Ever since the Explorer 6 satellite captured in 1959 the first Earth photo from Space, the Earth observation market has witnessed an impressive growth. With the quality, quantity and cost of data becoming more competitive, the technology has moved from a niche market, serving traditional sectors such as defence and intelligence, and started muscling into value chains. These include, amongst others, renewable energy, agriculture, land use classification, security and disaster management, natural resource management and maritime surveillance. Reliable and timely space data are critical to improving everyday life. But which are the main roadblocks that are preventing space data from making a bigger impact and how can these challenges be addressed?
Dealing with the growth in data volume and diversity
Data acquisition refers to the gathering, filtering and cleaning of data before they are analysed, whereas data analysis describes the process through which raw data are made useful and comprehensive for a determined usage. As data stemming from Earth observation programmes will increase exponentially over the years to come, there is a need to create more reliable, powerful and scalable data acquisition solutions. Only a small fraction of the data produced can benefit scientific research and is useful for commercial use. Furthermore, this staggering amount of data collected needs to match the corresponding applications. “The complexity of obtaining a proper stream of data for a given application is overwhelming. Space companies, and especially small- and medium-sized enterprises (SMEs), need deep experience in the Earth observation field, accurate computer models, and importantly, the right technology to use or build the software they need,” notes Felipe Martin Crespo, coordinator of the EU-funded HERMES project and managing director at Taitus Software.
Earth observation data acquisition as quick as a flash
Taitus Software provided a remedy for this situation. “Our software development kit – HERMES – allows space companies and SMEs to develop complex software systems at a fraction of the cost, with a competitive performance and visualisation,” adds Martin Crespo. If data are processed in multiple threads, then GPU processing is advantageous over traditional CPU processing in terms of speed. “GPU processing is rarely used in space industry. We are pioneering its application for satellite sensor planning.” The aerospace sector currently uses proprietary software solutions for Earth observation applications, which are typically expensive and rely on legacy systems. “HERMES boasts 10–100 faster processing speeds, therefore optimising planning of satellite data acquisition and processing. It is highly valued in applications such as early disaster warning where response time is critical. HERMES also supports multi-constellation, multi-sensor modelling, together with an integrated geographical information system, weather forecasting and optimised planning tools,” explains Martin Crespo. As a commercial off-the-shelf platform, HERMES has an edge over custom software development. It is a unique platform that provides the most advanced software tools to manage the core functions when it comes to satellite planning, cutting down development and maintenance costs. It also reduces the time-to-market for software development, saving clients hundreds of thousands of euros annually.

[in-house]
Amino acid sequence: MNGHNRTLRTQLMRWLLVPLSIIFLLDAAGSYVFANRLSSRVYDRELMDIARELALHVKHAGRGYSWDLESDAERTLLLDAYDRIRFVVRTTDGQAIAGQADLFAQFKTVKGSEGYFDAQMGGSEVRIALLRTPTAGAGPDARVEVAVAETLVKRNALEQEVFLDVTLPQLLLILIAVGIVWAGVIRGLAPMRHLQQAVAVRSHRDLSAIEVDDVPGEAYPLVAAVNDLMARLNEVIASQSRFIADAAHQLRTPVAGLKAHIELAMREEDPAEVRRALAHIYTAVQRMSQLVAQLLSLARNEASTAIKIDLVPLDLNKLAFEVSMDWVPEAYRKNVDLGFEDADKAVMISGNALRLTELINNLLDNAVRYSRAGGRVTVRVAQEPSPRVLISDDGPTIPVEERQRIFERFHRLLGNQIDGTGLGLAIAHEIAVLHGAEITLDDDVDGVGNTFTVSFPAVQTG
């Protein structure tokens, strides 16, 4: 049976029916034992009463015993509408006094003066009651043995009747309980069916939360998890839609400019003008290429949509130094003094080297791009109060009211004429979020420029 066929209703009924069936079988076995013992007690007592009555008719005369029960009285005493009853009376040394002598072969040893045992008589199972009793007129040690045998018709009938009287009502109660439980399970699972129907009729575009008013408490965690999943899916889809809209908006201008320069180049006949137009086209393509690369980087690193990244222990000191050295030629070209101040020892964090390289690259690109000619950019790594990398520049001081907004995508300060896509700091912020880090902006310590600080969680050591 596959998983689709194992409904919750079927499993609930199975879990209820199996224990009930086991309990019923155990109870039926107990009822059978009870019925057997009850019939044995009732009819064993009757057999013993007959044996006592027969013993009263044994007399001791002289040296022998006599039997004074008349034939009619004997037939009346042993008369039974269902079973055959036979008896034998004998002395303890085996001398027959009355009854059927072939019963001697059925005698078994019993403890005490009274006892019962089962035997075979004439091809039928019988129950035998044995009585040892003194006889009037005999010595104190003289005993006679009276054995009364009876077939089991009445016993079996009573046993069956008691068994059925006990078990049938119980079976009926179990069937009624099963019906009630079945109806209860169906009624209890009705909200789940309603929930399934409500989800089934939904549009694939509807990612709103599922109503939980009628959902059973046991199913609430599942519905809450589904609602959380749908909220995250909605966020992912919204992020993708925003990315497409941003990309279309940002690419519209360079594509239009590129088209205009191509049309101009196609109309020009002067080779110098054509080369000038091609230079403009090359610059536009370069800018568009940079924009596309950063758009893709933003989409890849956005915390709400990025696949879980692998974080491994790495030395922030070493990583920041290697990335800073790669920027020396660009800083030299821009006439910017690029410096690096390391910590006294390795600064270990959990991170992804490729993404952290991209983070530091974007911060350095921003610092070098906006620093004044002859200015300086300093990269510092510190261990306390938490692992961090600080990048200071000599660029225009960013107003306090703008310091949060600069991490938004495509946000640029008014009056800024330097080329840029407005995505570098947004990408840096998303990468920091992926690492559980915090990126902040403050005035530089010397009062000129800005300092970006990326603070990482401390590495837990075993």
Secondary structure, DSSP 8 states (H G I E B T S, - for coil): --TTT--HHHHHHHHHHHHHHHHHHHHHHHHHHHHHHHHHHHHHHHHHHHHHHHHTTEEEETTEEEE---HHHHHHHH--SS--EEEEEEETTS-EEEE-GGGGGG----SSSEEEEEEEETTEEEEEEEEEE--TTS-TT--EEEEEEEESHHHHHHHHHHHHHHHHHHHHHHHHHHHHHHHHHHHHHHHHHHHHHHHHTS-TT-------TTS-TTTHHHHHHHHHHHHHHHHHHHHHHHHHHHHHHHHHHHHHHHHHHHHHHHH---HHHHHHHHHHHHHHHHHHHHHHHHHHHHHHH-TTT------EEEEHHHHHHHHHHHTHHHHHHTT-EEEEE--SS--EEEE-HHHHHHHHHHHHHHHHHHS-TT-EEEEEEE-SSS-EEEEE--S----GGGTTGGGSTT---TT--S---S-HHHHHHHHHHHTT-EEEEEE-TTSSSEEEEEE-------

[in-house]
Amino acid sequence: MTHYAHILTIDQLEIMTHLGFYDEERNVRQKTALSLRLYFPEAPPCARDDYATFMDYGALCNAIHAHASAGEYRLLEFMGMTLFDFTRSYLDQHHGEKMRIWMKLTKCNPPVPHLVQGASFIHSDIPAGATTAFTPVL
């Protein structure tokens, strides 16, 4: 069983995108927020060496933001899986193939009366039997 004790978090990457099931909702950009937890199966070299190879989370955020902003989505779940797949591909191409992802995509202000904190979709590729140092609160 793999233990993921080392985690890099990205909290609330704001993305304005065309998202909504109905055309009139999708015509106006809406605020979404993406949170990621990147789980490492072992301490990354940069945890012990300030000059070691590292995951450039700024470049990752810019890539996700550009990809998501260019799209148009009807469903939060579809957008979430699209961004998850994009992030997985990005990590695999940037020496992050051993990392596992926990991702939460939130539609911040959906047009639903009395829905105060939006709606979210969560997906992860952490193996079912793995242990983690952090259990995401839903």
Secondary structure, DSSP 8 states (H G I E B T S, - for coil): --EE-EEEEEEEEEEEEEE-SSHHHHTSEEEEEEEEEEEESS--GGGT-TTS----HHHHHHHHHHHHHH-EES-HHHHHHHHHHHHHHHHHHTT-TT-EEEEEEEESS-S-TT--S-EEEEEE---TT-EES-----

HERMES, Earth observation, data acquisition, Taitus Software, software development, GPU processing